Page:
This is the quiet moment where you, who are looking out at the peach-colored sky, catch up with your own breath and you heave your own heaving sigh of release because you know that there will be another moment before too long, a moment where the baby will open his blueberry button-blue eyes and will arch his strong little baby back and will cry a sharp get-me-out-of-here cry, a moment when the door will fling open and the uncle who is also a son who you adore will fly in with packages and suitcases and ski boots, and the dogs, who have never been here in this heaving-breathing house, will fly in too and will sniff and pull at their leashes and wag their dog tails and yelp their dog barks and the baby who hasn’t seen too many dogs will squeal a squeal of glee and the cat who is sweet and timid and hasn’t seen too many dogs either will be a loose cannon and you’re not sure what she might do, this cat who you also adore.

This is the quiet moment, the ebb before the next flow, the moment where you can pause and listen to this house that is your home as it settles into its grounded feet, where you can listen to your own steady stream of in-breaths and out-breaths, your own steady stream of thank yous, thank you for this quiet moment of sweet balsam and soft sunset and sleeping baby breath, and thank you also for the wild whoosh when the winds change and the energies shift and the volume rises to a raucous roar.  Thank you for all of it.  Thank you.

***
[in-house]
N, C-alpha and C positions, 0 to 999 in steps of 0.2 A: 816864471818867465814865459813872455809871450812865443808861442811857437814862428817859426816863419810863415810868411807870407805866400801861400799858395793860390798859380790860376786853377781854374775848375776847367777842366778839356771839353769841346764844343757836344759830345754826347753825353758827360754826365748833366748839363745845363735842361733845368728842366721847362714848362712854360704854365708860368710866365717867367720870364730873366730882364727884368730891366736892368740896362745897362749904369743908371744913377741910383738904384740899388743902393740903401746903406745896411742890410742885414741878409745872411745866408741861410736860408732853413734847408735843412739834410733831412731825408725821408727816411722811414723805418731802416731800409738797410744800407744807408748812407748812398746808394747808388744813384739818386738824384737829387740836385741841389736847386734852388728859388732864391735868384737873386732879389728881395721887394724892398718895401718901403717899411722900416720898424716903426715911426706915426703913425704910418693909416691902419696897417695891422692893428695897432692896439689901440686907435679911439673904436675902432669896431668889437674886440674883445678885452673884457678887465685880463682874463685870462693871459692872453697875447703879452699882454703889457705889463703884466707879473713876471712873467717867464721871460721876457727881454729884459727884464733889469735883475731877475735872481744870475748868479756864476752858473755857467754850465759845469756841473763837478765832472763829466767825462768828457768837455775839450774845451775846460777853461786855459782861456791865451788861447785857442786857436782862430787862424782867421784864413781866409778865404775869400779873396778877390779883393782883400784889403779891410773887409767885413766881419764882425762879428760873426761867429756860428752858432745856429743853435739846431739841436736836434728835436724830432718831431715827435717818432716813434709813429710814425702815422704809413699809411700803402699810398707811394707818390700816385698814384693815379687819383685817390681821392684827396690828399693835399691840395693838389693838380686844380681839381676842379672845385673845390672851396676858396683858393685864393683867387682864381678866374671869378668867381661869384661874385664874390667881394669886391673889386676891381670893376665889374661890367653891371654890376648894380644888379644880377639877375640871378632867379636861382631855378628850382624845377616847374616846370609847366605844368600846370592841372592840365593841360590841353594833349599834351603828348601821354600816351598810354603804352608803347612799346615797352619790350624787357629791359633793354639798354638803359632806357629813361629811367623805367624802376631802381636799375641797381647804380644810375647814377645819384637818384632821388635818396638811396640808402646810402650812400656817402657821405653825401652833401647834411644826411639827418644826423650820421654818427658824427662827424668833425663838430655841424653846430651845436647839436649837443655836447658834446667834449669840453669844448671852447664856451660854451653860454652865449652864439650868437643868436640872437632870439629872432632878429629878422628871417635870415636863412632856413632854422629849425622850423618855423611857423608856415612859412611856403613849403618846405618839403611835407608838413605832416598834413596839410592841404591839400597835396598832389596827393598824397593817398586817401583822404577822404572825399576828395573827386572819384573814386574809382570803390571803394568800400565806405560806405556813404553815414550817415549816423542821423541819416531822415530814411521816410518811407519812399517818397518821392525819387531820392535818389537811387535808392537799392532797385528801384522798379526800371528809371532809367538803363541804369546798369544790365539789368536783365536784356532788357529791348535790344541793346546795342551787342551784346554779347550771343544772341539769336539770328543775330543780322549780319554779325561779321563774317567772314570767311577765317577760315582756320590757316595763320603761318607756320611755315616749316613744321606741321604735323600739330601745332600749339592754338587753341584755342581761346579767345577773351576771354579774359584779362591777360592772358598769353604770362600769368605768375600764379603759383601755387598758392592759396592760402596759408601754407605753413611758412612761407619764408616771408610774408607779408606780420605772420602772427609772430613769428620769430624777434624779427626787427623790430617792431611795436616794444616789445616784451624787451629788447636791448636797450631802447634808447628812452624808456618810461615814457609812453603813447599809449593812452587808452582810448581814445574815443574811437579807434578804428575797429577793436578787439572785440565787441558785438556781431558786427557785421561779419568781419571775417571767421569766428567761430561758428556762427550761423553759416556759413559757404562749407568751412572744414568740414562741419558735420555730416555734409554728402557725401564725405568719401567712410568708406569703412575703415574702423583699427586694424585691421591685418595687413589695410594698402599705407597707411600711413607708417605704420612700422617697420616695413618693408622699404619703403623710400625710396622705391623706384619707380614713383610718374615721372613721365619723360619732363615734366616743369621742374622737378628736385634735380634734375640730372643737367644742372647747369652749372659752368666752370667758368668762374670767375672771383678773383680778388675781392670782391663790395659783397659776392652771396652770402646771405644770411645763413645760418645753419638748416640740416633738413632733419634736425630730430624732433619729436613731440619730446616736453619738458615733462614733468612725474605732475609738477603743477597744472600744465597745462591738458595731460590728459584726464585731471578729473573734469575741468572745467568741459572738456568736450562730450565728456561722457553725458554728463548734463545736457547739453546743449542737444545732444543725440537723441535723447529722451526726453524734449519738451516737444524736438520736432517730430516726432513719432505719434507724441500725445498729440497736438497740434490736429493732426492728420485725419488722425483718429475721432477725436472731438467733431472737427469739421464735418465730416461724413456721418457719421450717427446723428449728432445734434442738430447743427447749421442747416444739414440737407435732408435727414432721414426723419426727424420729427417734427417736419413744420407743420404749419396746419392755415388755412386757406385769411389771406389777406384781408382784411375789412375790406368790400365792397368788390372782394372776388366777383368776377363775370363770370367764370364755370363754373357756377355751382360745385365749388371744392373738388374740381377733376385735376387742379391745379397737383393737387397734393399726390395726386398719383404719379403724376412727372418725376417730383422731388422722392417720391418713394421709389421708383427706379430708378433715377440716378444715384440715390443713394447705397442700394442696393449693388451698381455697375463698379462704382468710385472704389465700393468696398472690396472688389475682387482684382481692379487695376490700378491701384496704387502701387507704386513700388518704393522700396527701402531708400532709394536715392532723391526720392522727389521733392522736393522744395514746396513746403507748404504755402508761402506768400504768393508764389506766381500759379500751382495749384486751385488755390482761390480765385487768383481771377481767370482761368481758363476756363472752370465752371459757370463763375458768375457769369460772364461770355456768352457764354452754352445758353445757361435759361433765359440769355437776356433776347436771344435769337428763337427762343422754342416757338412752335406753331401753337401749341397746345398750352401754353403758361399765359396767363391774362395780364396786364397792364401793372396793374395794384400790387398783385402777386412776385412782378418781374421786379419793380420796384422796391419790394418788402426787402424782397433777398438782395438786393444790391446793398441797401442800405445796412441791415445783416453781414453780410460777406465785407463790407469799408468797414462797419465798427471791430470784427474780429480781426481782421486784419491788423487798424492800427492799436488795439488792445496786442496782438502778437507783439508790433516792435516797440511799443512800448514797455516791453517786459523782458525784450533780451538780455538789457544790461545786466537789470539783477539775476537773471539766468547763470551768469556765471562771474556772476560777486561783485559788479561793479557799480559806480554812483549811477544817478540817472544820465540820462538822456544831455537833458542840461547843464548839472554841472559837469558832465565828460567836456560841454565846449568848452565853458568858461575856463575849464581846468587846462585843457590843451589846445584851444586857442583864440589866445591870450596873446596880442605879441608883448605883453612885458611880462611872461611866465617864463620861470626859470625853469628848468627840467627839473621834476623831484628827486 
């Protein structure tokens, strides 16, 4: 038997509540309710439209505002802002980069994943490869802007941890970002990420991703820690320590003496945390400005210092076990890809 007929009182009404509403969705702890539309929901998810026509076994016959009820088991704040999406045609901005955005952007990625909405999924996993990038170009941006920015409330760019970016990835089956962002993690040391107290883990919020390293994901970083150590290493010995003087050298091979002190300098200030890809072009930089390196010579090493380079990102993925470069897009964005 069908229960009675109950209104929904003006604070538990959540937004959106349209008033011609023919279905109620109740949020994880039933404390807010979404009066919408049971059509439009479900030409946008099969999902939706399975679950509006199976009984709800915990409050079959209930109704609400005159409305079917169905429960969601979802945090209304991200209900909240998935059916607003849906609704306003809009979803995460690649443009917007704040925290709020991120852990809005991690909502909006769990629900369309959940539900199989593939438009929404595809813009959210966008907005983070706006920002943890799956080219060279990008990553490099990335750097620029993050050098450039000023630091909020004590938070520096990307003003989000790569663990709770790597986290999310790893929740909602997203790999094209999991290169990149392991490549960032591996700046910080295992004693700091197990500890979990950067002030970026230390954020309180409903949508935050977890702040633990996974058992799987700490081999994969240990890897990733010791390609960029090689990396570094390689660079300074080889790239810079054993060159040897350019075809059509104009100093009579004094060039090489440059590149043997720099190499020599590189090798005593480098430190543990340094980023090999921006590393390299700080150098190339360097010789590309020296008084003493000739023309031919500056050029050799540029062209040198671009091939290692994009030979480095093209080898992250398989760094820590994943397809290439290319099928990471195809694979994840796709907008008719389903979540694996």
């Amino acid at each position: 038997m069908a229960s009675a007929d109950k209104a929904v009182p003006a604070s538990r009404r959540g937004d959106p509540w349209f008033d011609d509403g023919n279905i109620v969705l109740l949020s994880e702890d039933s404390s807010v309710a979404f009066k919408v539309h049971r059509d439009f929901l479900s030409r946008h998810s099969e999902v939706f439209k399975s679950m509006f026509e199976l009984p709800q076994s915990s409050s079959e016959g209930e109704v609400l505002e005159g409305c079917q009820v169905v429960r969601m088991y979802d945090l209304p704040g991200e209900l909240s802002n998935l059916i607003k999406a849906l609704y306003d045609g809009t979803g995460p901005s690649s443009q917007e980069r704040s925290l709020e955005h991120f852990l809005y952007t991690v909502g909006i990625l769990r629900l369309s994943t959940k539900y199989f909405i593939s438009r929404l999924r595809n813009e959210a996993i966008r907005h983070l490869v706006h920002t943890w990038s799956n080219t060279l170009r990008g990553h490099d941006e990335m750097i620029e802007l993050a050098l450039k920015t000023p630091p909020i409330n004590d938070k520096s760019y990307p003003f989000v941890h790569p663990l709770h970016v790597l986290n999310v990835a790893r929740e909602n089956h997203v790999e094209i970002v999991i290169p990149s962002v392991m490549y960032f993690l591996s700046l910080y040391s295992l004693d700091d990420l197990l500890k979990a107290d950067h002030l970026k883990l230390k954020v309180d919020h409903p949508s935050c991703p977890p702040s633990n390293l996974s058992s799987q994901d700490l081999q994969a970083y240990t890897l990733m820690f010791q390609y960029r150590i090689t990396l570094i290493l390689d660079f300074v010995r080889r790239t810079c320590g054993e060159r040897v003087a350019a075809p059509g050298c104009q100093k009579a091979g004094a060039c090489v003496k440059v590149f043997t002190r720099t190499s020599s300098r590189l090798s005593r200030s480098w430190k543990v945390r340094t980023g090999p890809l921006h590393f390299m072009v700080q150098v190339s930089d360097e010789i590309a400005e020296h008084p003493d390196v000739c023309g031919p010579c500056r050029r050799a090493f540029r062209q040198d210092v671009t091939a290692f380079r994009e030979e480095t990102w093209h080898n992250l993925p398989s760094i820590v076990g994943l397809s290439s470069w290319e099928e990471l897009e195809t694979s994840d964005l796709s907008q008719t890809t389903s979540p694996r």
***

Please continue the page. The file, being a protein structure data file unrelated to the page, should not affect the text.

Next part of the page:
Viren in winter hat 2

 Baby Viren in his new winter hat

 

 

 

 

 

 

 

 

 

 

 

 

 

 

 

 

 

No Problem!!!

No hurry.  No worry.  Eat Curry.  Ramesh Singh

The timing couldn’t have been better.

Even as I ordered the baby-bed, the one that my daughter-in-law, Shelly, had recommended, and the perfect crib-sized mattress and the organic cotton baby sheet, even as Grandpa Cam assembled the Fisher Price bouncy seat and set up the odor-controlled diaper container in the second-story guest bedroom and placed the scent-free baby wipes on the bureau changing table, even as we both cleaned and scrubbed and vacuumed and transformed our basement playroom into an acceptable bedroom suite for our son, Chris, and Diana and their two full-of-vim-and-vigor dogs, even as I wrapped the presents and packed them into boxes to mail to relatives and friends, a week earlier than my usual last-minute efforts, even as Grandpa Cam and I developed strategies for making life easier – extra rugs for boots, a basket for car keys, spaces in the house designated for quiet times – even after all of that and more, I knew that I was in the right place, last Friday evening, at Joy Center, listening to Cindy Brown share stories of her recent two-month adventure in India.